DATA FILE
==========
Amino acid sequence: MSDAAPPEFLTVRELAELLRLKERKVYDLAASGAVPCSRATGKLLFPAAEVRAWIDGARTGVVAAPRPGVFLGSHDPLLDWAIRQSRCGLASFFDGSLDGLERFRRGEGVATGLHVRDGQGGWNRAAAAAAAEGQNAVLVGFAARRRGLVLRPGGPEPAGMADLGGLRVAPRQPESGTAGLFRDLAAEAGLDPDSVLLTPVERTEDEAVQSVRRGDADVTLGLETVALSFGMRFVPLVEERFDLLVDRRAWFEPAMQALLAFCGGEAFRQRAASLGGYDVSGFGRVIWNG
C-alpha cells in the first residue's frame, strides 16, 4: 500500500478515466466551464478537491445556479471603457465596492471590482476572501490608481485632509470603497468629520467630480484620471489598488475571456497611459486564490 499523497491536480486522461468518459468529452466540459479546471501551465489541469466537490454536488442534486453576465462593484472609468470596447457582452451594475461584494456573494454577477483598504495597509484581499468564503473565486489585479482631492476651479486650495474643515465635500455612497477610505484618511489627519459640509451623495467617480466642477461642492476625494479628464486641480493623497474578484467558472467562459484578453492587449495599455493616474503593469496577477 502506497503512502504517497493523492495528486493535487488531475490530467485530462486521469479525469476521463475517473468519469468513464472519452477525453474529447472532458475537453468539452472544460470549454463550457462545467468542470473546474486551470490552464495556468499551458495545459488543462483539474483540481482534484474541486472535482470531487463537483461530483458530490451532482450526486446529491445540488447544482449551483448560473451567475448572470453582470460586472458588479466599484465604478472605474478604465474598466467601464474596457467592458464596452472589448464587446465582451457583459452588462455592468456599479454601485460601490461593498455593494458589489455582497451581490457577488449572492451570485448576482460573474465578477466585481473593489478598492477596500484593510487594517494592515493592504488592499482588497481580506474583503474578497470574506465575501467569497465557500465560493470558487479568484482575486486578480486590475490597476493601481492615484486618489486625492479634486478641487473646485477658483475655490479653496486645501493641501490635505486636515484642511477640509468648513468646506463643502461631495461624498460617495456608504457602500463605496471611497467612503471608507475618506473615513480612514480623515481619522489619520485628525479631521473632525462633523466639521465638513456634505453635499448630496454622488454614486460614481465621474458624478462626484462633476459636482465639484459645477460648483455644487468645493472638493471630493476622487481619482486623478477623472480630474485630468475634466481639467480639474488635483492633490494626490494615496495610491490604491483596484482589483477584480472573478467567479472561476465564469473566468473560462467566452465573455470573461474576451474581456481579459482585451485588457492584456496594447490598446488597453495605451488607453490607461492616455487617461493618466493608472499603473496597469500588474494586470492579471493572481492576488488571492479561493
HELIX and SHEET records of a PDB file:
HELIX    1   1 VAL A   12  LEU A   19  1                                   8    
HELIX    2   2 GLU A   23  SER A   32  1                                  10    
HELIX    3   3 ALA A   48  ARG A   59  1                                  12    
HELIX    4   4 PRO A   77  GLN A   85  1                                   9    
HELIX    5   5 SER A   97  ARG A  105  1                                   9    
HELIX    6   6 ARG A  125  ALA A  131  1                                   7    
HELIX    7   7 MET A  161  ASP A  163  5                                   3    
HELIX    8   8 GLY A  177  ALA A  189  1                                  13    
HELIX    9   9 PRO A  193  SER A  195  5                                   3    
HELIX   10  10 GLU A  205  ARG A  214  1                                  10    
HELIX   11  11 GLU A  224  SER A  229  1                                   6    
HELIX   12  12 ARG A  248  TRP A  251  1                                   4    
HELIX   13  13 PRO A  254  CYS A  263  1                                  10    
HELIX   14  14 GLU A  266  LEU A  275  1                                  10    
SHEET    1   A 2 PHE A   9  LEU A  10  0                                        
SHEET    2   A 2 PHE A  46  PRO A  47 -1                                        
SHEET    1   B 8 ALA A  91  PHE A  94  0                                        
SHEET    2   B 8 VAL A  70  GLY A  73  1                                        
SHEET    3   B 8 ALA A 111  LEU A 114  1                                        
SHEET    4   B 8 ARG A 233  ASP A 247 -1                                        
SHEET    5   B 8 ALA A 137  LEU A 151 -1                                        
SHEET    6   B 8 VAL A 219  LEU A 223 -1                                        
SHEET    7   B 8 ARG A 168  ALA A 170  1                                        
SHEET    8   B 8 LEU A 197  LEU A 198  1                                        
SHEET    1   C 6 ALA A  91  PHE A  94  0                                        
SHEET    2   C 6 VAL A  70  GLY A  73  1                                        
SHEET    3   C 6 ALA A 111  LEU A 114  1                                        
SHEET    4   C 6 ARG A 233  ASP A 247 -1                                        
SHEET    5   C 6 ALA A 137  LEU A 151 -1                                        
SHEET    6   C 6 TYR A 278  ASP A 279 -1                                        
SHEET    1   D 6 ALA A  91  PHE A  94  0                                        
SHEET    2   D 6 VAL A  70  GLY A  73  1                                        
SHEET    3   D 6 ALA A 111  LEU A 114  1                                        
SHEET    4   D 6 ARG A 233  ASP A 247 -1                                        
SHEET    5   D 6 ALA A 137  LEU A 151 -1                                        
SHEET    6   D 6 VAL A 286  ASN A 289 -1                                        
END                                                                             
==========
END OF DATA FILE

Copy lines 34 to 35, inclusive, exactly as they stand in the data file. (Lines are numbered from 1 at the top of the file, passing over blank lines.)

SHEET    1   D 6 ALA A  91  PHE A  94  0                                        
SHEET    2   D 6 VAL A  70  GLY A  73  1                                        